In a concurring opinion, Judge Zouhary wrote: “[This case is not] about FAAAA preemption in the context of interstate trucking.... On this record,

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and in the intrastate context, California’s meal and rest break requirements are not preempted.” (Dilts, supra, 2014 WL 4401243 at p. *11 [conc. opn. of Zouhary, J.].)

AB maintains that, unlike the Dilts defendants, it is involved in interstate commerce because it transports goods from the Port of Oakland. Even if we were willing to analyze AB’s preemption challenge on an “as applied” basis, [15] AB has failed to differentiate its case from Dilts in a meaningful way. It is clear from the context of Dilts that the terms “interstate” and “intrastate” are used in the footnote and concurring opinion in their purely geographical sense. The Dilts defendants did not send their drivers across state lines, and neither does AB. Nothing in Dilts suggests that the Dilts defendants did not participate in interstate commerce, despite their operations being confined geographically to California.[16] Like the Dilts defendants, AB is subject to the laws of no other state with respect to the drivers in the class before us.

The Dilts defendants and AB may differ in being subject to federal hours-of-service regulations. The Federal Motor Carrier Safety Administration (FMCSA) has promulgated safety regulations governing motor carriers, including hours-of-service regulation. (49 C.F.R. § 395.3 (2014).) These regulations require no specific meal break and require that a driver be permitted to drive no more than eight hours before having a break of at least 30 minutes. (49 C.F.R. § 395.3(a)(3)(ii) (2014).) The Dilts drivers were not subject to the federal hours-of-service regulations because they were “short-haul” drivers, who operated “within a 100 air-mile radius of the normal work reporting location." (49 C.F.R. § 395.1(e)(l)(i) (2014); see Dilts, supra, 2014 WL 4401243 at p. *8, fn. 2.)

At trial, AB did not attempt to prove that its drivers were not also short-haul drivers—that was not an issue—nor has it attempted to demonstrate that the record supports that proposition on appeal. The SOD described AB’s operations as including deliveries “in the greater San Francisco Bay Area, and, on occasion, to locations throughout California.” In its opening brief, in support of its own description of operations taking place outside of

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the Bay Area, AB cites the testimony of one driver who made three trips to Eureka and a trip to “someplace up in Shasta.” Evidence that one driver made infrequent trips outside the Bay Area does not establish that, to a more than de minimis degree, AB’s drivers are not short-haul drivers and that they differ from the Dilts drivers in this respect.

Even if AB’s drivers in the class were subject to federal hours-of-service regulation, compliance with California meal and rest break laws will not conflict with the federal requirements. As with the Dilts drivers, AB would not be confronted with an unworkable “patchwork” of regulation.[17] We conclude that AB has not differentiated its case from Dilts. In any case, the Dilts majority made clear in footnote 2 that its decision did not rely in the intrastate nature of the defendants’ operations or on the fact that the routes were short-haul.

Our conclusion, in agreement with Dilts, that the FAAAA does not preempt California state law regarding meal and rest breaks is reinforced by our Supreme Court’s recent decision in PAC Anchor. Although the meal and rest break claims at issue here are in different sections of IWC Wage Order No. 9 than the provisions at issue in PAC Anchor, we believe that the court’s conclusion applies to them equally. We also note that although the PAC Anchor court did not rely on Dilts (and did not need to reach its holding), both the PAC Anchor and Dilts courts relied extensively on Californians for Safe & Competitive Dump Truck Transportation v. Mendonca (9th Cir. 1998)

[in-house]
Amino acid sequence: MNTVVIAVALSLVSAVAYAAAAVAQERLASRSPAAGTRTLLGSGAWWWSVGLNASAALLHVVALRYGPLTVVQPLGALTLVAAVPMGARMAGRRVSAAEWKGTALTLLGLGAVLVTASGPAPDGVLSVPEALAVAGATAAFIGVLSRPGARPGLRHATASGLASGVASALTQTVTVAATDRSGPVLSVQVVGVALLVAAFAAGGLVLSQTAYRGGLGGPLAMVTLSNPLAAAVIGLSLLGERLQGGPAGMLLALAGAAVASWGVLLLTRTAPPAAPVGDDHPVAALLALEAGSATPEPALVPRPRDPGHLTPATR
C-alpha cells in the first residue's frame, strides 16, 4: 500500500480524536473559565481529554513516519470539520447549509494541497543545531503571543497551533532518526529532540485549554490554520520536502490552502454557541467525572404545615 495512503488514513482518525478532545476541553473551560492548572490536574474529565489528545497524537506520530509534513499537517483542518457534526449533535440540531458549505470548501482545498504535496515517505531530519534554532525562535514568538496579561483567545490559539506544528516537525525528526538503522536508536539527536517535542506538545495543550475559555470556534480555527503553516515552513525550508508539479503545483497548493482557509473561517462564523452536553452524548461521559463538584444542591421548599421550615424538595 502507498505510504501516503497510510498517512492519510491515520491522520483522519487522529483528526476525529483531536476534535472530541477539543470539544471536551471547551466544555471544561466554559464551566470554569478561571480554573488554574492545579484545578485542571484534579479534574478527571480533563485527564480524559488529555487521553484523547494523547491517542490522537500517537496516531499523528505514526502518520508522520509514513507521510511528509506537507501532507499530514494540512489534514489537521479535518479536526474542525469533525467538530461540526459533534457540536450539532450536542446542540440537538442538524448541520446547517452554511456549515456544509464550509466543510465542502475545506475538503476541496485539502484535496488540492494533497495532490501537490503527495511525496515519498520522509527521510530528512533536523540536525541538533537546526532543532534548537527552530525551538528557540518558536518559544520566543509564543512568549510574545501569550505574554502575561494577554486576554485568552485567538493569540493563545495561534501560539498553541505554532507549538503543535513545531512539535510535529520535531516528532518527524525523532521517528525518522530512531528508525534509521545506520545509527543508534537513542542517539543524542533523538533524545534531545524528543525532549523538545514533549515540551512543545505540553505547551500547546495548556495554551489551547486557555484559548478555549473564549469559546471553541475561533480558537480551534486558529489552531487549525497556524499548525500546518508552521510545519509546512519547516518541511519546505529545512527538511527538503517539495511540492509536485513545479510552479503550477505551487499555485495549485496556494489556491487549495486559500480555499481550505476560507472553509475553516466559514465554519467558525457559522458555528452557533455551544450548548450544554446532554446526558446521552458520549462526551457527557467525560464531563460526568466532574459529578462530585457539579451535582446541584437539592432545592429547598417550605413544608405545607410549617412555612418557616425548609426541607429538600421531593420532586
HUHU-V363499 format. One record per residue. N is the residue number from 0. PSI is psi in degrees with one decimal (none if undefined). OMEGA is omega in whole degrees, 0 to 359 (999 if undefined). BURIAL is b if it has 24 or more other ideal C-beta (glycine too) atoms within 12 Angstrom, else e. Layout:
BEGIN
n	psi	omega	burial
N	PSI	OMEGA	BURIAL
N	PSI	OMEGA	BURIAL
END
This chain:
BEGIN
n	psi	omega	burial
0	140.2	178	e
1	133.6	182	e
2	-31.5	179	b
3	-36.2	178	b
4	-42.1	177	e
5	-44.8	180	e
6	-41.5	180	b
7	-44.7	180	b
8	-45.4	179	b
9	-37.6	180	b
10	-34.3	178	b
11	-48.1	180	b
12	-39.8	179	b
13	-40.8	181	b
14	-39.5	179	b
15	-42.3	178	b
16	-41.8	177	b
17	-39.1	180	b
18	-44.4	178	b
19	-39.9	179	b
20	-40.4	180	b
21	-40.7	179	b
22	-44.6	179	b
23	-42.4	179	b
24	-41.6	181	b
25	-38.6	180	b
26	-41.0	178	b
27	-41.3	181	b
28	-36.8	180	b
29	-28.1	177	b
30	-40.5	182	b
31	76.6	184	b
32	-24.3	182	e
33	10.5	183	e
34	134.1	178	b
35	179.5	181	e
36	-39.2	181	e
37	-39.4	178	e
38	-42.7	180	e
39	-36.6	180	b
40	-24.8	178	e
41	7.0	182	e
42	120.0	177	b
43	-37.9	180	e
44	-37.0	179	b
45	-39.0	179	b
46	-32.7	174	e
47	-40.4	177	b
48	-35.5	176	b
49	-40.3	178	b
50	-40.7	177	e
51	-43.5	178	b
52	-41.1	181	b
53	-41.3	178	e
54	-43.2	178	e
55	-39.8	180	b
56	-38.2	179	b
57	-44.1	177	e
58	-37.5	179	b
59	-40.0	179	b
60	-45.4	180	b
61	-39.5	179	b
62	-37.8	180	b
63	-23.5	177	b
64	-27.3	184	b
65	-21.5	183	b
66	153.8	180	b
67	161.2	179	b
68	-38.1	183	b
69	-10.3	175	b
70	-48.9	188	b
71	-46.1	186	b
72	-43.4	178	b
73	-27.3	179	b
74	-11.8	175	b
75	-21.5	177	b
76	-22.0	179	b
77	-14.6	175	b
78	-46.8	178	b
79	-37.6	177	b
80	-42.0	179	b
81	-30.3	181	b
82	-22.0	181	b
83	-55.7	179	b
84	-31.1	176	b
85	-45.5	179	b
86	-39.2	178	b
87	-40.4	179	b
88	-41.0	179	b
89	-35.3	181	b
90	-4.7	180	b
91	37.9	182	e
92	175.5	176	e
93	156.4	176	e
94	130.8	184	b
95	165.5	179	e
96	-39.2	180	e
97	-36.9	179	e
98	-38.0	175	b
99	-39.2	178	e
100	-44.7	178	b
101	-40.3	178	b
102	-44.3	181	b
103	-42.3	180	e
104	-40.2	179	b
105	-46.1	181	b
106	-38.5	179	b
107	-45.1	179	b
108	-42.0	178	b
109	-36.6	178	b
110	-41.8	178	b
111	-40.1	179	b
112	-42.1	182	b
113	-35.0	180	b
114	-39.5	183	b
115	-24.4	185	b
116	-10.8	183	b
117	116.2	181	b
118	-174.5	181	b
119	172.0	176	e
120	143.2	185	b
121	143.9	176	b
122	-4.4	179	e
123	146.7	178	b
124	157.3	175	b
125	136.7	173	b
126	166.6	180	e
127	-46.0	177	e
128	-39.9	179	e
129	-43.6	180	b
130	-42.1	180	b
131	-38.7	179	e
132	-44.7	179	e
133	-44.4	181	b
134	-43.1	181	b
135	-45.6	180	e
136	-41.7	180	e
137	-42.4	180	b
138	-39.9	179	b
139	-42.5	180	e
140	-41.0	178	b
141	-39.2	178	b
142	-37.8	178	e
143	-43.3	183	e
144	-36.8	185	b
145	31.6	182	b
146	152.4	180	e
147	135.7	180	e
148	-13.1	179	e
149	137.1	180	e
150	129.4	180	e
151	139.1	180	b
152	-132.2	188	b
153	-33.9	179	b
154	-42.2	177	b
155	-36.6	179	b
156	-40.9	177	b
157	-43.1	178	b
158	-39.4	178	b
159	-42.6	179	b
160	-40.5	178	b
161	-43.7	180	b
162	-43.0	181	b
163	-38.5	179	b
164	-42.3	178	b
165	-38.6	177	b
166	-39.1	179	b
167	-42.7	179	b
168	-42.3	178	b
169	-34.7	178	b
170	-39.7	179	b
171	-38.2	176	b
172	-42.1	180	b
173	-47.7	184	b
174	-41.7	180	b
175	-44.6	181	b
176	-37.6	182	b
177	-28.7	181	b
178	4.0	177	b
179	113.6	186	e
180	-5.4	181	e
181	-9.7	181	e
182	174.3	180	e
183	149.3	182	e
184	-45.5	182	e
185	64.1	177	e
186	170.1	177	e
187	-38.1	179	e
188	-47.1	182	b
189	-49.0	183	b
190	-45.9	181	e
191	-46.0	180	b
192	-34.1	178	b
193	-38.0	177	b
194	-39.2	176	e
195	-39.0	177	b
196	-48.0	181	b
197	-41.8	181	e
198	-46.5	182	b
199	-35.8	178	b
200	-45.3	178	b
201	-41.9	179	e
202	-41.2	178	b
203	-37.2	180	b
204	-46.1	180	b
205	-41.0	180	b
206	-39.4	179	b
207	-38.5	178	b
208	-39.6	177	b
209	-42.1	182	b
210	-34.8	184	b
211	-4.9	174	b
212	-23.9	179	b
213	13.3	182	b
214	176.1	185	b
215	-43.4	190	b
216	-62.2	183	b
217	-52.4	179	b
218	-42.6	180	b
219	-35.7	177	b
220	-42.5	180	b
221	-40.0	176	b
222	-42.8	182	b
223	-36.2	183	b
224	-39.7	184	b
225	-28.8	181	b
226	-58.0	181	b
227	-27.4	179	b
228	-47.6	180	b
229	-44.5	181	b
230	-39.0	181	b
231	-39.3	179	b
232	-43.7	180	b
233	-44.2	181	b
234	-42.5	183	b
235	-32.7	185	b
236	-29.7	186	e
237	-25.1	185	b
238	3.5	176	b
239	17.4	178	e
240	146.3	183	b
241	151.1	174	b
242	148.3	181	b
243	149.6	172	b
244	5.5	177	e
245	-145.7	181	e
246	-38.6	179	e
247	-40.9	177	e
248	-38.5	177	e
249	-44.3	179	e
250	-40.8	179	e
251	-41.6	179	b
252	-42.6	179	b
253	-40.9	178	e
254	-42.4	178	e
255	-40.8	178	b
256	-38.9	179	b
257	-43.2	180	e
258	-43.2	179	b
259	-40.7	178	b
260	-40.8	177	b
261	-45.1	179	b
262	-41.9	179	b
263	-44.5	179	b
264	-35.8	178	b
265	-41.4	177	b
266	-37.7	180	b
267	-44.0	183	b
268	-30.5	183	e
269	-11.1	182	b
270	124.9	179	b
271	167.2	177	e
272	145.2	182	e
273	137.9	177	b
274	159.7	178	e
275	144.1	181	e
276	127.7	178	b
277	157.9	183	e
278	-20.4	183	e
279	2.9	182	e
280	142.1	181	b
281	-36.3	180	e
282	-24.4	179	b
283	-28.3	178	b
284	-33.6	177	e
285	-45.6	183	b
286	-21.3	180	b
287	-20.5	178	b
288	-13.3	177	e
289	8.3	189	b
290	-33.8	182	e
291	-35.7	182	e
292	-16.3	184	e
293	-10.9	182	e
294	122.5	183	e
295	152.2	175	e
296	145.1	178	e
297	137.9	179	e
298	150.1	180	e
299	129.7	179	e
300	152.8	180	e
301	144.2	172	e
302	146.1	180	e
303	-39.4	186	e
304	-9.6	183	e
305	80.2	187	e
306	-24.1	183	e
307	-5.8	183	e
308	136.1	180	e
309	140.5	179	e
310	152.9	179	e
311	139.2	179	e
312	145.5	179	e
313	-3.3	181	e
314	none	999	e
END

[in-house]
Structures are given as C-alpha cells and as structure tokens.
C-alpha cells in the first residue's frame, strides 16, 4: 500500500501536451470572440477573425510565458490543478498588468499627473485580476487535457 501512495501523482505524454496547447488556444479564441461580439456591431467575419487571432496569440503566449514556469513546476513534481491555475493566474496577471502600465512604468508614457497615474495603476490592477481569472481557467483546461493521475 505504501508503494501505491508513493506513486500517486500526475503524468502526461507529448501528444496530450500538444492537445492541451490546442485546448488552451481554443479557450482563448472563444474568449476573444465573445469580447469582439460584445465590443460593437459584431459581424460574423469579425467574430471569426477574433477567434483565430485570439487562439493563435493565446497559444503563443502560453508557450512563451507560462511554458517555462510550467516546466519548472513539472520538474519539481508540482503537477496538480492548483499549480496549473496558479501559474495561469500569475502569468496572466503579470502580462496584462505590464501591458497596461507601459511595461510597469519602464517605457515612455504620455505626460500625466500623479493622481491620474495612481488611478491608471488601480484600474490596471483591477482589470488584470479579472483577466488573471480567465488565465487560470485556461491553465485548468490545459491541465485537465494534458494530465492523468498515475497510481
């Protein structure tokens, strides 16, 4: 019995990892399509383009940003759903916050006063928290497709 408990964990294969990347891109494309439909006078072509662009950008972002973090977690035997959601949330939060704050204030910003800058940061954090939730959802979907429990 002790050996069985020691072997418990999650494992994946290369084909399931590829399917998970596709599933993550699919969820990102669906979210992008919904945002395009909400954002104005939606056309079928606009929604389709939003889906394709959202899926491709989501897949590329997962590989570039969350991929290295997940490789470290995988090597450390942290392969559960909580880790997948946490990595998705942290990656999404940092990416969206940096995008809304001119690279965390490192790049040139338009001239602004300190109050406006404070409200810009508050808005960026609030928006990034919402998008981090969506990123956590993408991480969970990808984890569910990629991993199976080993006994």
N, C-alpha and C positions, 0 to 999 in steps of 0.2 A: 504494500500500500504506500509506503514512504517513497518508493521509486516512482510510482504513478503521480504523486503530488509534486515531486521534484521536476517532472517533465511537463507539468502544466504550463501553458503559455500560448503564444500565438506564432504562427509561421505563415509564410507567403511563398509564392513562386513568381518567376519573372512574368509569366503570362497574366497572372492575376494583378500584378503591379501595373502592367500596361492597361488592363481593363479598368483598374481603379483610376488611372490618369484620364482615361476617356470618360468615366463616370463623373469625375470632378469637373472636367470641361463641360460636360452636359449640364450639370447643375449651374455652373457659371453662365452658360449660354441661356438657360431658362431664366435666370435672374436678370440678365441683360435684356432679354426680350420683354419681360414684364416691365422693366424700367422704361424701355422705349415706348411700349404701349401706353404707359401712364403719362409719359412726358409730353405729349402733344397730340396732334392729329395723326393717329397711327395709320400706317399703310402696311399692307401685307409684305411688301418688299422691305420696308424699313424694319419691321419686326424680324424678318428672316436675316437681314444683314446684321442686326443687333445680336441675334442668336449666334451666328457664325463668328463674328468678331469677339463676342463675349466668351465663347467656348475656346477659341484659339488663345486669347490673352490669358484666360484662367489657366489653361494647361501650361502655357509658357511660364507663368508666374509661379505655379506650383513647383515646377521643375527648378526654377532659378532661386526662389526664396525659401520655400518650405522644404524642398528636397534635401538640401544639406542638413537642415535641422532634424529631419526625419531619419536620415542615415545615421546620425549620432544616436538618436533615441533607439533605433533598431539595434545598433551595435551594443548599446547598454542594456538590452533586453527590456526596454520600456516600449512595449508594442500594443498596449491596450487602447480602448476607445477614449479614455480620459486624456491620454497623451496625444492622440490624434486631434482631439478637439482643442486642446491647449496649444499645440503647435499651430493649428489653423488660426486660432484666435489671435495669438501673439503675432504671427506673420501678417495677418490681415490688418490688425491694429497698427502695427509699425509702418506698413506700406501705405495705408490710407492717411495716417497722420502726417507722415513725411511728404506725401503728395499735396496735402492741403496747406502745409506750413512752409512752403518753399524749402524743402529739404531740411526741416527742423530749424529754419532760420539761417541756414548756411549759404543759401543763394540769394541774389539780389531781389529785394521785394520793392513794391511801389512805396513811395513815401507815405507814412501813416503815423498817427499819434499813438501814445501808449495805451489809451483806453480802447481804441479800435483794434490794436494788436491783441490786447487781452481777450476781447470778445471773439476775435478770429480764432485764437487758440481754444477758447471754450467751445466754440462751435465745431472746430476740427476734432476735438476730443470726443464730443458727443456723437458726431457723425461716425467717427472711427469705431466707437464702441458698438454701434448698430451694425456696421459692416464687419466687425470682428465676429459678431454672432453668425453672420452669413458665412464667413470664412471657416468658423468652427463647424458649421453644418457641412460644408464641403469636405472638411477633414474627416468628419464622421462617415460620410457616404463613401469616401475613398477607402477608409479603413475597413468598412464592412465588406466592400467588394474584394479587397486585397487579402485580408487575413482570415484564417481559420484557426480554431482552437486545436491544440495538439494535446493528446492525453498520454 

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152 F.3d 1184) (holding that the FAAAA does not preempt California’s prevailing wage law when enforced against transportation companies). (PAC Anchor, supra, 59 Cal.4th at pp. 783-786; Dilts, supra, 2014 WL 4401243 at pp. *4-*8, *11.)

Hence, while the district court decision in Dilts and the federal trial courts which followed it reached a different conclusion, our holding that the FAAAA does not preempt California wage and hour regulations is entirely consistent with the jurisprudence of the United States Supreme Court, the California Supreme Court, and the Ninth Circuit.[18]

II. Class Certification

AB contends that the trial court erred when it certified the class because plaintiffs failed to fulfill their burden of showing that the claims of the putative class representatives were typical of those of the class as a whole, that common questions predominated over individual issues, and that it was probable that class members would come forward to prove their separate claims. In its order granting class certification, much of the evidence upon which the court relied came from AB’s records and the deposition testimony of AB witnesses. The trial court specifically found that the proposed class was sufficiently numerous and ascertainable, that commonality was “adequately supported, ” that plaintiffs’ claims were typical and that plaintiffs’ counsel could adequately represent the interests of the proposed class. The court noted that AB “does not identify any individual issues, much less argue that individual issues will predominate over common ones.”

“ ‘A judgment or order of the lower court is presumed correct.’ ” (Denham v. Superior Court (1970) 2 Cal.3d 557, 564 [86 Cal.Rptr. 65, 468 P.2d 193].) AB bears the burden on appeal of affirmatively showing error. (Lennane v. Franchise Tax Bd. (1996) 51 Cal.App.4th 1180, 1189 [59 Cal.Rptr.2d 602].) Despite this burden, AB, in its briefing, discusses none of the evidence presented in support of plaintiffs’ motion for certification (no evidence was submitted in opposition to the motion). Instead, AB briefly provides its own assessment of evidence presented at trial—evidence that is irrelevant to a determination of whether the trial court erred at the time of class certification.